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you are here: Home Campania Naples Surroundings San Giorgio a Cremano

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San Giorgio a Cremano

Description

It gets its name from the inhabitants' worship of Saint George, who, at the end of the 10th century saved the townspeople from an eruption of the volcano. The term Cremano has inspired some to seek its origins in the fact that the land on which the town was built had been "cremated" by Vesuvius.

The territory is part of what is known as the "Golden Mile", the coastal road between San Giovanni a Teduccio and Torre del Greco, so-called because it is lined with numerous villas, 122 in all, highly representative of Neapolitan art and generally adorned with huge gardens and painted decorations by great artists.
Here, Baroque style is displayed at its most fanciful and frivolous, in its Rococo expression.

The territory of San Giorgio a Cremano is also characterised by large farmhouse villas, among which are Villa Tufarelli, Villa Bonocore with Saint Michael's chapel and Villa Marulli with Pittore Chapel. At the same time, numerous "Villas of Delight", similar to the typical residences of the nobility, also scatter the territory.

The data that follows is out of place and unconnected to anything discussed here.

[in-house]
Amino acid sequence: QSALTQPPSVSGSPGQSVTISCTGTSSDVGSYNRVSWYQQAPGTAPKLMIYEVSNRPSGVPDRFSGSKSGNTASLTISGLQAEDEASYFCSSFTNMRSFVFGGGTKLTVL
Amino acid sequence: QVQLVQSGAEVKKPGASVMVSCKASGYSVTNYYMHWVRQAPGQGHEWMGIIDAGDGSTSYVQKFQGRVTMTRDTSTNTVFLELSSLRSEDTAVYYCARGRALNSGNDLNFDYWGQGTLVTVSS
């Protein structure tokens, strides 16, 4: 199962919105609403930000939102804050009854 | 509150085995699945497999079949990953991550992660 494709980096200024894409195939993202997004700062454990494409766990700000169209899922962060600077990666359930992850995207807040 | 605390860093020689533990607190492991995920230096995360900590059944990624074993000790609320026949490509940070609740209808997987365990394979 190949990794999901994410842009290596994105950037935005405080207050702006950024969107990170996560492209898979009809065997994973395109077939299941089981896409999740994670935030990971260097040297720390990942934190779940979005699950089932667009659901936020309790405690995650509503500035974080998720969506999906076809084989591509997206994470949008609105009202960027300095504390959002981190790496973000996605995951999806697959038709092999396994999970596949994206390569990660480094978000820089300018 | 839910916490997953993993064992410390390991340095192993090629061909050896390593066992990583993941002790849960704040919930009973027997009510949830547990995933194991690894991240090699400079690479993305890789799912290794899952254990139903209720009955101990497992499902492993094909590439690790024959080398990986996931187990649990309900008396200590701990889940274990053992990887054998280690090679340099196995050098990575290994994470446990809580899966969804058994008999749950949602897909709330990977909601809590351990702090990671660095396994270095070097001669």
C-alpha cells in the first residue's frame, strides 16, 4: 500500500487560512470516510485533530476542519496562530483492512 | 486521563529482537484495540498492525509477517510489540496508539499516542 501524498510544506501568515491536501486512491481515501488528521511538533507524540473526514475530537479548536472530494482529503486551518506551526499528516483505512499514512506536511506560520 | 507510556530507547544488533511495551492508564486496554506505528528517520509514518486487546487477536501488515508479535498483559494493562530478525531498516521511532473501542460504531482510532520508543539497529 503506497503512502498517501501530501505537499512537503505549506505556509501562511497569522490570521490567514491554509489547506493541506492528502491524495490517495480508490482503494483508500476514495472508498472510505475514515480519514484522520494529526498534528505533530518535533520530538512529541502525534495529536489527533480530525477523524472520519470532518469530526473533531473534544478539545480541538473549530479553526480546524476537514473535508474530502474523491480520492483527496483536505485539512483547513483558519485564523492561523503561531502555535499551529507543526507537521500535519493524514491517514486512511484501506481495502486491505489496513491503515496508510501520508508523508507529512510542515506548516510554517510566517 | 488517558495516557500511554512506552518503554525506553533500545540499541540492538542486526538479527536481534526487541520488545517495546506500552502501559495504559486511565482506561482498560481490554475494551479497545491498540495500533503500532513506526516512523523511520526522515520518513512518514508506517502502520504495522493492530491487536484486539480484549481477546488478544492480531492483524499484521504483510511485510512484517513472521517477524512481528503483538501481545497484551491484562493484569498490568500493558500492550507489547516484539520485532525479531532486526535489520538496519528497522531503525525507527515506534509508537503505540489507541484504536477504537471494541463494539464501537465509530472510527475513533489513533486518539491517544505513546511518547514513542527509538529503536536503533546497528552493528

In particular, as you turn into Via Regia at the present-day Croce del Lagno, you come to the place known as "Arso" (Burned) after the 1631 eruption. This is where you find the first Villa Vesuviana in San Giorgio a Cremano, called Villa Pignatelli di Montecalvo, the work of the architect Ferdinando Sanfelice.
The corner northwest of the widening in the street, along the ancient Via Berio, today dedicated to Enrico Pessina, takes you up to Piazza del Municipio, whose history is closely linked to the religious and political vicissitudes of the city.
More 18th century villas line the ancient artery, complete with oratories and gardens with long driveways. Among these the largest, Villa Berio, now Villa Leone stands out.

The town is also the birthplace of one of the best-loved artists of the end of the 20th century Massimo Troisi. He was an actor, director and theatre, cinema and TV scriptwriter. He explored consolidated Neapolitan traditions, following in the linguistic footsteps of Eduardo De Filippo and Totò, yet overhauled them with his unique acting style.
An annual award held at Villa Bruno is dedicated to him. Devised as a homage to this great personality in the world of Italian comedy, today the award is a kind of monitor of the state of the comic art, promoted with the intention of discovering and launching new talent.

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